The keys to effective learning environments

When Cognia accredits digital learning schools, review teams explore the quality of the digital environment using the “digital dozen,” twelve guiding questions that assure that schools are equitable and engaging, operate effectively in blended and/or digital environments, have academic integrity and clear accountability for the quality of student work, and use data and evidence extensively to continuously improve (see box for more details on the accreditation process).

Our work is informed by a body of research about how students learn best, applied to hybrid and online settings. Research by Joan Hughes in the early 1990s identified a three-part taxonomy that shows how technology can be integrated in schools[ii]. At its most basic level, technology can simply replace, but not improve, the mode of instruction, as when teachers use an online textbook or post a lecture video. Technology can amplify learning, allowing teachers to use technology to enhance tasks and improve efficiency and effectiveness, as when they use adaptive testing to pinpoint strands of knowledge students have not mastered and identify specific content, tools, and types of learning materials to help students master these competencies. Ultimately, technology can transform learning, reinventing what, how, and where students learn and how they are motivated. For example, virtual reality (simulated experience), avatars (virtual guides), and big data (adaptive learning platforms drawing from information about student habits, attitudes, interests, goals and learning styles), can transform what students study, how they engage with content and own what they learn, make learning relevant, and motivate themselves and take charge of their own learning.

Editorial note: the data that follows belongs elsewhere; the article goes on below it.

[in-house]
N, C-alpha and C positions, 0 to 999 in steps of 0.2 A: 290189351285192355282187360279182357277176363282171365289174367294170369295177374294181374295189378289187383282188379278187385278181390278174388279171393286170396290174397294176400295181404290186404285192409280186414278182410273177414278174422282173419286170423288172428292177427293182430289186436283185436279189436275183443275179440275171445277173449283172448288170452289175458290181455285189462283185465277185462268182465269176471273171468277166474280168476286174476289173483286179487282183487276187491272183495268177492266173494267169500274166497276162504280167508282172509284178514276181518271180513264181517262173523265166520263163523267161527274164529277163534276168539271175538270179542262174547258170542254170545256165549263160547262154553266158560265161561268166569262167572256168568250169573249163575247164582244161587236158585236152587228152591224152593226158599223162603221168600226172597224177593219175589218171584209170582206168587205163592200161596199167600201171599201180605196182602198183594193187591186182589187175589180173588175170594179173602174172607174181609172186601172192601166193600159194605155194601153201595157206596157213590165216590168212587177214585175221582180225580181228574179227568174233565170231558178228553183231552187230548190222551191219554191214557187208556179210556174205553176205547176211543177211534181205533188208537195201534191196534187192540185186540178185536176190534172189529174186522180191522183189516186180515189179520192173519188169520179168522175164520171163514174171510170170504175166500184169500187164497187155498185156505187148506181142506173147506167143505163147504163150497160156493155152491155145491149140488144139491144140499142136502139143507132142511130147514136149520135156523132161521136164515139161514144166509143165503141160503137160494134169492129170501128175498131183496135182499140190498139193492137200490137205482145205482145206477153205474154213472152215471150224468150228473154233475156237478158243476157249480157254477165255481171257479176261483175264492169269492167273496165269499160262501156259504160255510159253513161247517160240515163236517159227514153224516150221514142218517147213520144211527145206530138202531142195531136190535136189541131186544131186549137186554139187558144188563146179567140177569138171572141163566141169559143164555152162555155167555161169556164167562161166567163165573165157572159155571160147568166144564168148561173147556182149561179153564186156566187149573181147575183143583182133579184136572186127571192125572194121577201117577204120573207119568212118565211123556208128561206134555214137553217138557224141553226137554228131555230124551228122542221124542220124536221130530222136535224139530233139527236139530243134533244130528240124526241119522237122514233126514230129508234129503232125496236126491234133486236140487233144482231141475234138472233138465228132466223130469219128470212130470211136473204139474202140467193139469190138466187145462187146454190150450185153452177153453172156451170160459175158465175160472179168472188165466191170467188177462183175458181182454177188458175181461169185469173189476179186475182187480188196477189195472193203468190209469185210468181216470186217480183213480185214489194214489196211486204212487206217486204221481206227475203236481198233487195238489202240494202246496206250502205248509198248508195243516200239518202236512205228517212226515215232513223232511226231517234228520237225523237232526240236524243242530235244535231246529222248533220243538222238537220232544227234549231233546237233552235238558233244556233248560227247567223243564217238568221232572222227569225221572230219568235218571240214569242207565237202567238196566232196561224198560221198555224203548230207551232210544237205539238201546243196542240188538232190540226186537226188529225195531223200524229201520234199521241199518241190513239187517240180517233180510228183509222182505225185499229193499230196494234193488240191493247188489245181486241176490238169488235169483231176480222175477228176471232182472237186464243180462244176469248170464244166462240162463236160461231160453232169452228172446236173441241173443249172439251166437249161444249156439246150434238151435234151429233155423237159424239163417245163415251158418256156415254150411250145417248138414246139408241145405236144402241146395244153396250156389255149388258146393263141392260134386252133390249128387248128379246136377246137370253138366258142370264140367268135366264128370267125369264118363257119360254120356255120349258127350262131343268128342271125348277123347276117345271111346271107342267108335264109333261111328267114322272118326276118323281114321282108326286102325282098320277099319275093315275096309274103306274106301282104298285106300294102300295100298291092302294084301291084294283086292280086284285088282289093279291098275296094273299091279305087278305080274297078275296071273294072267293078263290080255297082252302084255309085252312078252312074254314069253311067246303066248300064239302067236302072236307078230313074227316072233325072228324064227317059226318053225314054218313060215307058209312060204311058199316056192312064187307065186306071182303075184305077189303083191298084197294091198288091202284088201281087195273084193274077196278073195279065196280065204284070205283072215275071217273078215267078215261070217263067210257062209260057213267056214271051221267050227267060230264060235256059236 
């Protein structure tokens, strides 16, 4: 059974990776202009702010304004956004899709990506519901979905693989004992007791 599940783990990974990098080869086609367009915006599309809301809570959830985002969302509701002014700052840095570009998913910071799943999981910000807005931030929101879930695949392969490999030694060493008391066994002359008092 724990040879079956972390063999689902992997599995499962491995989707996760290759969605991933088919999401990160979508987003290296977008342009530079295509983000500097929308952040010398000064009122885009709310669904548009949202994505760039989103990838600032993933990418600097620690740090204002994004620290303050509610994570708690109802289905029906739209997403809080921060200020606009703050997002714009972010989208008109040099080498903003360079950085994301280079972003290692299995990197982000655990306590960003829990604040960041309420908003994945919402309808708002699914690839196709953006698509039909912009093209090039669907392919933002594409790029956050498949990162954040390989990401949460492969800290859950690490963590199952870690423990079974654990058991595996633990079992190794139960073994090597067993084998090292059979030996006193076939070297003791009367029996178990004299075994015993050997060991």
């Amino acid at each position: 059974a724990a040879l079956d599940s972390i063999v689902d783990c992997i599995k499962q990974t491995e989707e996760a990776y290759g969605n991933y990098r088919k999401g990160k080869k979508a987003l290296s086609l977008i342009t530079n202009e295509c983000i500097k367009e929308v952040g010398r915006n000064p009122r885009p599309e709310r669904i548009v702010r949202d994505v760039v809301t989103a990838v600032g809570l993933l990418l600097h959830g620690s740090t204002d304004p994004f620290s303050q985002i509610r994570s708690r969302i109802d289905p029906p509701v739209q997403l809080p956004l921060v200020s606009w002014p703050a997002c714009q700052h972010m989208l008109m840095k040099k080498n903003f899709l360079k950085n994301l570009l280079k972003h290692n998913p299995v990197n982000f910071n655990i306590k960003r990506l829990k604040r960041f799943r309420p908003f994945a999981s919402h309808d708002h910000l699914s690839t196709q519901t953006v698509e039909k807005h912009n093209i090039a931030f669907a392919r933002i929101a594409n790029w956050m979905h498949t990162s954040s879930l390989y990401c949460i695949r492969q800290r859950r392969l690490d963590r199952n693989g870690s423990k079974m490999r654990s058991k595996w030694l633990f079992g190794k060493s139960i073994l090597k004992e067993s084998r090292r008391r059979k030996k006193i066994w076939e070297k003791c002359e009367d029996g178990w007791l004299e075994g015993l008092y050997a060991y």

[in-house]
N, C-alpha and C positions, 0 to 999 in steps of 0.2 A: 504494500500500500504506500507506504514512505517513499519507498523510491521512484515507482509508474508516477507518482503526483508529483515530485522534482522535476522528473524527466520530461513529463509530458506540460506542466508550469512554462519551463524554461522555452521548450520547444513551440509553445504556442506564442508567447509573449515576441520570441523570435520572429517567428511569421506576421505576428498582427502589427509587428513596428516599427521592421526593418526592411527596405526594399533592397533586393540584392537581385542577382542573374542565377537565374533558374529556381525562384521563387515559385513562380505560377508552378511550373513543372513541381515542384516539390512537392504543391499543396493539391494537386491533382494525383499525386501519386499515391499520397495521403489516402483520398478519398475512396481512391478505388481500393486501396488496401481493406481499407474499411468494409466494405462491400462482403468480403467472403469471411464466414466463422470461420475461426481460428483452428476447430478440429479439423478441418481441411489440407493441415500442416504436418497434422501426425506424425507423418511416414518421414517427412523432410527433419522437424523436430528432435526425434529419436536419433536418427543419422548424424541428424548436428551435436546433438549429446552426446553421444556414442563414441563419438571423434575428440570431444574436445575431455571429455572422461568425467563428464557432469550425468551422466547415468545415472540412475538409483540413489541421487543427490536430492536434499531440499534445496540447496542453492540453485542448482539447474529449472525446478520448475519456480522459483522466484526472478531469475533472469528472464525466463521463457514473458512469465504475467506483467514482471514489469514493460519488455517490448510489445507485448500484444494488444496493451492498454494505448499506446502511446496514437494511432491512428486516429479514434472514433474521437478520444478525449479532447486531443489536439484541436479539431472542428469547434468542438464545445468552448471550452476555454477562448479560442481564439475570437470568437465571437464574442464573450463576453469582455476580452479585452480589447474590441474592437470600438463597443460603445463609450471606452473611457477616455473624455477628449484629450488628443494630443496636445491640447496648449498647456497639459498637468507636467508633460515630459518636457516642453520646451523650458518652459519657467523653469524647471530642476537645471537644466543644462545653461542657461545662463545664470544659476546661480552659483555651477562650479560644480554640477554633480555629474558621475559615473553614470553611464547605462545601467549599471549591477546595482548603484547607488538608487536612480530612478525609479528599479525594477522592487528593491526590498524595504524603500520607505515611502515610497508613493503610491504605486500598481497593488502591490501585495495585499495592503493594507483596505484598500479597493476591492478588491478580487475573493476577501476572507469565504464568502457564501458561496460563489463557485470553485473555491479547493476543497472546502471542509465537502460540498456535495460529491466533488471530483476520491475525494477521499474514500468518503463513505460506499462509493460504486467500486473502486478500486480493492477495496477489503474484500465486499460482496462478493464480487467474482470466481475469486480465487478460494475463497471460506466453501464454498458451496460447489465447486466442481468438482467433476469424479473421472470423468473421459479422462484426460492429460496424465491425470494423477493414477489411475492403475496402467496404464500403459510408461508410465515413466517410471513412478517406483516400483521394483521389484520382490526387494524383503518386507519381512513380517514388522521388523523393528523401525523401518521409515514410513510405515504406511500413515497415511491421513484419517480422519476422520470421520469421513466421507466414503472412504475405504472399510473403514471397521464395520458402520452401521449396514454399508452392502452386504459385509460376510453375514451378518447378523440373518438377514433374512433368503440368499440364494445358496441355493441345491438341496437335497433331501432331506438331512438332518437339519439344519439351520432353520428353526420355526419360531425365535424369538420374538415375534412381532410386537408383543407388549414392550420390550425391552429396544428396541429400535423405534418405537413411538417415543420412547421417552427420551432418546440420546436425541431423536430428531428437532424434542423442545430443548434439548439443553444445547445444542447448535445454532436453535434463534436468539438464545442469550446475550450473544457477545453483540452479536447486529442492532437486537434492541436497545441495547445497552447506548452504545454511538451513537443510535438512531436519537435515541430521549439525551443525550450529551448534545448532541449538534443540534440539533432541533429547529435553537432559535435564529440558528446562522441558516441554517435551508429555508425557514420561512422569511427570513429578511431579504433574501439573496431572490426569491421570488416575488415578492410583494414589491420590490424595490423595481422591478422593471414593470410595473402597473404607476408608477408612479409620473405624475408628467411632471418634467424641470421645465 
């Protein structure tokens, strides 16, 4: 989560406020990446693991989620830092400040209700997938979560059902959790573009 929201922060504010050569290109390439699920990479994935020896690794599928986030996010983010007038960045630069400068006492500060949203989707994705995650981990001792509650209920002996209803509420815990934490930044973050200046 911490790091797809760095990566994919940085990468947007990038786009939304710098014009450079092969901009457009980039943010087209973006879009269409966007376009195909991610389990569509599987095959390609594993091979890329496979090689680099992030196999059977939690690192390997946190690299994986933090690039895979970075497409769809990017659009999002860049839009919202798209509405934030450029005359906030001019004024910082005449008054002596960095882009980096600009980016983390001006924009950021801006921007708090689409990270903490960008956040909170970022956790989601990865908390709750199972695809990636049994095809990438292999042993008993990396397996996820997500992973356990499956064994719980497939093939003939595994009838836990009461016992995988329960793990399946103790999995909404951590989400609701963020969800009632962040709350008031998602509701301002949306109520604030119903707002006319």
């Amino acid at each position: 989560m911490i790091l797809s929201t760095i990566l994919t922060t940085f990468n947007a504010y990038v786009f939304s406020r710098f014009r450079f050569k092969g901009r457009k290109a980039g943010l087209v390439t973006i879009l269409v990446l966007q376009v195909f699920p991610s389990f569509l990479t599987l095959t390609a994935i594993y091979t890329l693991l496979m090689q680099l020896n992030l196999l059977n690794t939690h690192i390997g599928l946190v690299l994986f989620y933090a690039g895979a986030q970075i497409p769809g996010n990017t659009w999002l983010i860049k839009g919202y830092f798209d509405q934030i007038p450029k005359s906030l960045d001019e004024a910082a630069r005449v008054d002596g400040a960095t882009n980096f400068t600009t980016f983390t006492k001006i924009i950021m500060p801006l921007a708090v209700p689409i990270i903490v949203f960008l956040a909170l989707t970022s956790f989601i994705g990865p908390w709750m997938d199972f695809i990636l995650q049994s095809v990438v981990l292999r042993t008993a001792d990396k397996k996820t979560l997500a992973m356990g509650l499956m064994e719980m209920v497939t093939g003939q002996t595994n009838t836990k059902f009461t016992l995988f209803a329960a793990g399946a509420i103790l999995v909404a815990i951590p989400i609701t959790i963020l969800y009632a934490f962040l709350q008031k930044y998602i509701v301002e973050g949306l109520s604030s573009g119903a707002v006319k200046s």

The effectiveness of learning environments is also influenced by research on student engagement and motivation, student accountability, group learning, and the effect of everything from positive relationships with teachers, response to intervention, peer influence and organization of student cohorts, and alternative (online) scheduling.

As many schools continue their pivot to online or hybrid learning this fall, educators are recognizing that many components of their digital learning environments will remain part of what some are calling the “next normal” long after the pandemic subsides. The experiences of digital learning schools and the yardsticks that measure their quality can provide a roadmap to help all schools become more agile and effective in this new era of teaching and learning.

How Cognia accredits digital learning schools

Cognia Accreditation is a seal of quality that indicates that institutions have gone through an intentional third-party review process to determine if they exhibit the best qualities of learning and use research-based best practices. Cognia Accreditation for digital learning schools assures U.S. colleges that these high schools are of high quality and that students who graduate are ready for college and work.

Cognia evaluates online learning from the end user’s perspective, examining the student experience and engagement. While many digital learning schools say that they encourage student collaboration and project-based learning to increase student engagement, Cognia can determine the extent to which this really happens by focusing on several key areas:

  • Instructional design
  • Student engagement
  • Learning community, including interaction with others and with technology to perform significant learning tasks and content direction
  • Technology infrastructure
  • Assessment of learning

The accreditation process for digital schools is similar to Cognia Accreditation for traditional schools. Schools conduct a self-assessment and expert review teams conduct site visits to gather evidence that schools meet performance standards (see suggested reading) that address: